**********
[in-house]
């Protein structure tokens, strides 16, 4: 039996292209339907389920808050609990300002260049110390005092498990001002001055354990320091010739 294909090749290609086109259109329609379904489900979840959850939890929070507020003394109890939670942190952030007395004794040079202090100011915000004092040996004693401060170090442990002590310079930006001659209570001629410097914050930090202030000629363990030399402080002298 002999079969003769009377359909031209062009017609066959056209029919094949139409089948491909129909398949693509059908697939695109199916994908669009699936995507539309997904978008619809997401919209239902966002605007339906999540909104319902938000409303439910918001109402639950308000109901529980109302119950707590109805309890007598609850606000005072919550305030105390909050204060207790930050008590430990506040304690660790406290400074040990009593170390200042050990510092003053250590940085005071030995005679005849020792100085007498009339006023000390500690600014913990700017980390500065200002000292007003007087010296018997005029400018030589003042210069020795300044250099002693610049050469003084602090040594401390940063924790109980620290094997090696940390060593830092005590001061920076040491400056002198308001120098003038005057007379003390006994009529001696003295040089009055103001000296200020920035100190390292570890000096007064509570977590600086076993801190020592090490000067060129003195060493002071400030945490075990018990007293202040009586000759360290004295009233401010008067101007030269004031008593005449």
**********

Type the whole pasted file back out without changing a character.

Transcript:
[in-house]
């Protein structure tokens, strides 16, 4: 039996292209339907389920808050609990300002260049110390005092498990001002001055354990320091010739 294909090749290609086109259109329609379904489900979840959850939890929070507020003394109890939670942190952030007395004794040079202090100011915000004092040996004693401060170090442990002590310079930006001659209570001629410097914050930090202030000629363990030399402080002298 002999079969003769009377359909031209062009017609066959056209029919094949139409089948491909129909398949693509059908697939695109199916994908669009699936995507539309997904978008619809997401919209239902966002605007339906999540909104319902938000409303439910918001109402639950308000109901529980109302119950707590109805309890007598609850606000005072919550305030105390909050204060207790930050008590430990506040304690660790406290400074040990009593170390200042050990510092003053250590940085005071030995005679005849020792100085007498009339006023000390500690600014913990700017980390500065200002000292007003007087010296018997005029400018030589003042210069020795300044250099002693610049050469003084602090040594401390940063924790109980620290094997090696940390060593830092005590001061920076040491400056002198308001120098003038005057007379003390006994009529001696003295040089009055103001000296200020920035100190390292570890000096007064509570977590600086076993801190020592090490000067060129003195060493002071400030945490075990018990007293202040009586000759360290004295009233401010008067101007030269004031008593005449």